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Thread: Strop conditioning questions...

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    Loudmouth FiReSTaRT's Avatar
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    Default Strop conditioning questions...

    I am trying to go really old-school with my shaving. Some people recommended using olive oil to condition the strop. However, I HATE olives. Since I want to use something that was available like a century ago, I was thinking of using either lard or petroleum jelly. What do you guys think about those two?

    P.S. I even have some home-made, unscented lard soap lol.

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    Senior Member uthed's Avatar
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    Default Re: Strop conditioning questions...

    Quote Originally Posted by FiReSTaRT
    I am trying to go really old-school with my shaving. Some people recommended using olive oil to condition the strop. However, I HATE olives. Since I want to use something that was available like a century ago, I was thinking of using either lard or petroleum jelly. What do you guys think about those two?

    P.S. I even have some home-made, unscented lard soap lol.
    Lard is made from animal fat, I believe ..... I'm not to keen on vegetable shortening either for all the added stuff in it. There are OTHER sorts of oils. Walnut oil, sesame oil, or how about "Bag Balm"? Bag Balm is a lanolin rich cream dairy farmers used to apply to chapped teats on a cow's udder. It makes great hand cream too. Strop conditioners like Fromm also have lanolin in them.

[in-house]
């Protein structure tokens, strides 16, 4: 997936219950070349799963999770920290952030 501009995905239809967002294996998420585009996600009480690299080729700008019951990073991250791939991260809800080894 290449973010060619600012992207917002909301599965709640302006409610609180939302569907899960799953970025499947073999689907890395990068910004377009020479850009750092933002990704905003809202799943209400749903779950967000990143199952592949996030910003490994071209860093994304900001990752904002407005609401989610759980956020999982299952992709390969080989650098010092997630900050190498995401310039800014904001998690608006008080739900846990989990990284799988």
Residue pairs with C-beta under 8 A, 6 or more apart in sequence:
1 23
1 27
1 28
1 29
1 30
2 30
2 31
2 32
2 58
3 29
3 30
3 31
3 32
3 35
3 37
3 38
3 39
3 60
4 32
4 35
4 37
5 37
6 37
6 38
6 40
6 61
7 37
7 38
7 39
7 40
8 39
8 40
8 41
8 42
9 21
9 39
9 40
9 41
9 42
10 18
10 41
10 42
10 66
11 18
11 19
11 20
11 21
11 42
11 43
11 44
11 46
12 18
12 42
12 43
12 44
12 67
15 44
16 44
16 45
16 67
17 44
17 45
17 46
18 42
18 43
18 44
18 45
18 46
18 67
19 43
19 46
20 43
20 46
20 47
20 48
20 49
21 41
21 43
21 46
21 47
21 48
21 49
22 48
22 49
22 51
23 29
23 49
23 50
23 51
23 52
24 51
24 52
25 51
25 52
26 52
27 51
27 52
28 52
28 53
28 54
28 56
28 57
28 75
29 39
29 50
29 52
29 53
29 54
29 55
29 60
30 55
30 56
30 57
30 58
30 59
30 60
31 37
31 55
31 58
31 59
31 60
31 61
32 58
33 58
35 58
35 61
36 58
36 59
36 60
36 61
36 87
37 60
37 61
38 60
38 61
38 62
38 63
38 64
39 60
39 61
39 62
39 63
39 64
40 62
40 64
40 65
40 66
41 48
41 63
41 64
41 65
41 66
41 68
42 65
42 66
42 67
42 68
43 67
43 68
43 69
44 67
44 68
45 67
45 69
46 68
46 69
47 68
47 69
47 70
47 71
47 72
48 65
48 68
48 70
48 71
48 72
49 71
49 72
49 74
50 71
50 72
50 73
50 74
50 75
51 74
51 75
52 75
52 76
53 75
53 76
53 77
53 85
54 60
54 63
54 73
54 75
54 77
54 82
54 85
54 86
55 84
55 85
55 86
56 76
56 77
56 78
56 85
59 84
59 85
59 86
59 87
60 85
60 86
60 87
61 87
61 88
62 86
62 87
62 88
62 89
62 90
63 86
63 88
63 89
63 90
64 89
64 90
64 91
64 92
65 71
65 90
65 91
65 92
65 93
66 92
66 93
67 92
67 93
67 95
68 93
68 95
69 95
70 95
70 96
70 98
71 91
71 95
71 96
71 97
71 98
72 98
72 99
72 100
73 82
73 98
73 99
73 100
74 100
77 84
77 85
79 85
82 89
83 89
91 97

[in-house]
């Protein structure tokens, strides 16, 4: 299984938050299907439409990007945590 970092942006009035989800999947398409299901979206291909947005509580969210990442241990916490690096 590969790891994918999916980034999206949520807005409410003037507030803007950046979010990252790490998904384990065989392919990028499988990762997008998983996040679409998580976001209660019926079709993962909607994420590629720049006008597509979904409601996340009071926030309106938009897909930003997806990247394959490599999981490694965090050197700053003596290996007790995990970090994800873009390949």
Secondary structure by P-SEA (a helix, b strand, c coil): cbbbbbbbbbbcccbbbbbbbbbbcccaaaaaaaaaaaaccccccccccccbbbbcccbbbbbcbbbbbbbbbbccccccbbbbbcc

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    Loudmouth FiReSTaRT's Avatar
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    So animal fat is a no-no? How about petroleum jelly (vaseline)? It's used to condition skin, so I believe it would be good for leather and it's been around for a while.

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    Senior Member uthed's Avatar
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    Quote Originally Posted by FiReSTaRT
    So animal fat is a no-no? How about petroleum jelly (vaseline)? It's used to condition skin, so I believe it would be good for leather and it's been around for a while.
    It's not that animal fat is a no-no. After-all, leather also is from (duh) an animal. Neatsfoot oil, for instance, is a slaughterhouse byproduct that has been used for over a hundred years as a leather "waterproofing" application for shoes and hunting boots, and as a general, non-waxy conditioner.

    Some animal, even some vegetable fats, can go rancid in some climats. If you live someplace like St. Louis or south Florida where summer brings high humidity and heat, and don't have air-conditioning, that can be a problem. If you hang your strop on the back porch and flies are drawn to it, you probably want to switch conditioners. :roll:

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    Hones & Honing randydance062449's Avatar
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    I have used heavy mineral oil, neatsfoot oil, mink oil, Goop and a couple of others.